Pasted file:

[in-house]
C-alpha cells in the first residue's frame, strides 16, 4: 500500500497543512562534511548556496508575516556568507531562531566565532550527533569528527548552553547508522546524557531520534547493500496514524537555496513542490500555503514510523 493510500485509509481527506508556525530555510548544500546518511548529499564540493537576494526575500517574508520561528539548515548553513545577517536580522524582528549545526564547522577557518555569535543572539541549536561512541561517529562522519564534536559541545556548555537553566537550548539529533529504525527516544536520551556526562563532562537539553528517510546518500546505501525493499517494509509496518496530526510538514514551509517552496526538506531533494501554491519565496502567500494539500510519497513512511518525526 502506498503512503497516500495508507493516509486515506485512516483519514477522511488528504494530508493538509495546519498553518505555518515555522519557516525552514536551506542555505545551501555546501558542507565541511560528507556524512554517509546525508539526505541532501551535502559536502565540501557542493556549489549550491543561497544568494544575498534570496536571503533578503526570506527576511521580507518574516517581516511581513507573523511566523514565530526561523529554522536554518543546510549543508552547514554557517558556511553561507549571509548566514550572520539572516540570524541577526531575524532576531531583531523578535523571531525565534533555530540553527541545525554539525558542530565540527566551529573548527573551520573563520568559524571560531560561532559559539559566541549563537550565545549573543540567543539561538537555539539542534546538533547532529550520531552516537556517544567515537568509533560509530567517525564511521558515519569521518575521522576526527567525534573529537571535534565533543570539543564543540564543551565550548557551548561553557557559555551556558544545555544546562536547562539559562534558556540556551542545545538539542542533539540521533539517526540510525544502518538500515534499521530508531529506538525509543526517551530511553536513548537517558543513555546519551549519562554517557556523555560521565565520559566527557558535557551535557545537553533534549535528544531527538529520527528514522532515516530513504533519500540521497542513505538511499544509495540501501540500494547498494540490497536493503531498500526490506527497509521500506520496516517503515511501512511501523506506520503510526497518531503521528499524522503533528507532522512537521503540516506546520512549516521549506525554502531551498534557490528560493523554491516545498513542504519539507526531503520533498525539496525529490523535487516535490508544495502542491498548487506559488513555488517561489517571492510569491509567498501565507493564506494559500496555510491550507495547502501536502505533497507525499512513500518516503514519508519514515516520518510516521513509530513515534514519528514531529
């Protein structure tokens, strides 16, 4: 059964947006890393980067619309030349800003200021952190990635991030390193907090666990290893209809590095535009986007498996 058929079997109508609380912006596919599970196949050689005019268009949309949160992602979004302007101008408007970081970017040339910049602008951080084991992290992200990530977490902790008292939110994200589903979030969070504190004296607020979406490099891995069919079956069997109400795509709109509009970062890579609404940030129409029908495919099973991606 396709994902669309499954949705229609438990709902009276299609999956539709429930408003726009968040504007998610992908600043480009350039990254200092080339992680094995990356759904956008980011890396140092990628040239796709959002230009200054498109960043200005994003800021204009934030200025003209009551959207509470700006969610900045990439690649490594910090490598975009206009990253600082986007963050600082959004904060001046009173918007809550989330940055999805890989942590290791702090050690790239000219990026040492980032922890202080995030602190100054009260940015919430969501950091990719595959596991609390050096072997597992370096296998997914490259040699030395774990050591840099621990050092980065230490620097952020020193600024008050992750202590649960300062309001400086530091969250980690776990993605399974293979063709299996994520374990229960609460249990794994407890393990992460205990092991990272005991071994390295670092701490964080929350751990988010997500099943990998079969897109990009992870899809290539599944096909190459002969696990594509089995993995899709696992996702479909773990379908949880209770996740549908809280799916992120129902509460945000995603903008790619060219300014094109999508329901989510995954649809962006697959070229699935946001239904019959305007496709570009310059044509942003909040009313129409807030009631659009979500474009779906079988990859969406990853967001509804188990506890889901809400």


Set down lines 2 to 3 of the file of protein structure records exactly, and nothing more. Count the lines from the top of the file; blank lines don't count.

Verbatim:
C-alpha cells in the first residue's frame, strides 16, 4: 500500500497543512562534511548556496508575516556568507531562531566565532550527533569528527548552553547508522546524557531520534547493500496514524537555496513542490500555503514510523 493510500485509509481527506508556525530555510548544500546518511548529499564540493537576494526575500517574508520561528539548515548553513545577517536580522524582528549545526564547522577557518555569535543572539541549536561512541561517529562522519564534536559541545556548555537553566537550548539529533529504525527516544536520551556526562563532562537539553528517510546518500546505501525493499517494509509496518496530526510538514514551509517552496526538506531533494501554491519565496502567500494539500510519497513512511518525526 502506498503512503497516500495508507493516509486515506485512516483519514477522511488528504494530508493538509495546519498553518505555518515555522519557516525552514536551506542555505545551501555546501558542507565541511560528507556524512554517509546525508539526505541532501551535502559536502565540501557542493556549489549550491543561497544568494544575498534570496536571503533578503526570506527576511521580507518574516517581516511581513507573523511566523514565530526561523529554522536554518543546510549543508552547514554557517558556511553561507549571509548566514550572520539572516540570524541577526531575524532576531531583531523578535523571531525565534533555530540553527541545525554539525558542530565540527566551529573548527573551520573563520568559524571560531560561532559559539559566541549563537550565545549573543540567543539561538537555539539542534546538533547532529550520531552516537556517544567515537568509533560509530567517525564511521558515519569521518575521522576526527567525534573529537571535534565533543570539543564543540564543551565550548557551548561553557557559555551556558544545555544546562536547562539559562534558556540556551542545545538539542542533539540521533539517526540510525544502518538500515534499521530508531529506538525509543526517551530511553536513548537517558543513555546519551549519562554517557556523555560521565565520559566527557558535557551535557545537553533534549535528544531527538529520527528514522532515516530513504533519500540521497542513505538511499544509495540501501540500494547498494540490497536493503531498500526490506527497509521500506520496516517503515511501512511501523506506520503510526497518531503521528499524522503533528507532522512537521503540516506546520512549516521549506525554502531551498534557490528560493523554491516545498513542504519539507526531503520533498525539496525529490523535487516535490508544495502542491498548487506559488513555488517561489517571492510569491509567498501565507493564506494559500496555510491550507495547502501536502505533497507525499512513500518516503514519508519514515516520518510516521513509530513515534514519528514531529
């Protein structure tokens, strides 16, 4: 059964947006890393980067619309030349800003200021952190990635991030390193907090666990290893209809590095535009986007498996 058929079997109508609380912006596919599970196949050689005019268009949309949160992602979004302007101008408007970081970017040339910049602008951080084991992290992200990530977490902790008292939110994200589903979030969070504190004296607020979406490099891995069919079956069997109400795509709109509009970062890579609404940030129409029908495919099973991606 396709994902669309499954949705229609438990709902009276299609999956539709429930408003726009968040504007998610992908600043480009350039990254200092080339992680094995990356759904956008980011890396140092990628040239796709959002230009200054498109960043200005994003800021204009934030200025003209009551959207509470700006969610900045990439690649490594910090490598975009206009990253600082986007963050600082959004904060001046009173918007809550989330940055999805890989942590290791702090050690790239000219990026040492980032922890202080995030602190100054009260940015919430969501950091990719595959596991609390050096072997597992370096296998997914490259040699030395774990050591840099621990050092980065230490620097952020020193600024008050992750202590649960300062309001400086530091969250980690776990993605399974293979063709299996994520374990229960609460249990794994407890393990992460205990092991990272005991071994390295670092701490964080929350751990988010997500099943990998079969897109990009992870899809290539599944096909190459002969696990594509089995993995899709696992996702479909773990379908949880209770996740549908809280799916992120129902509460945000995603903008790619060219300014094109999508329901989510995954649809962006697959070229699935946001239904019959305007496709570009310059044509942003909040009313129409807030009631659009979500474009779906079988990859969406990853967001509804188990506890889901809400």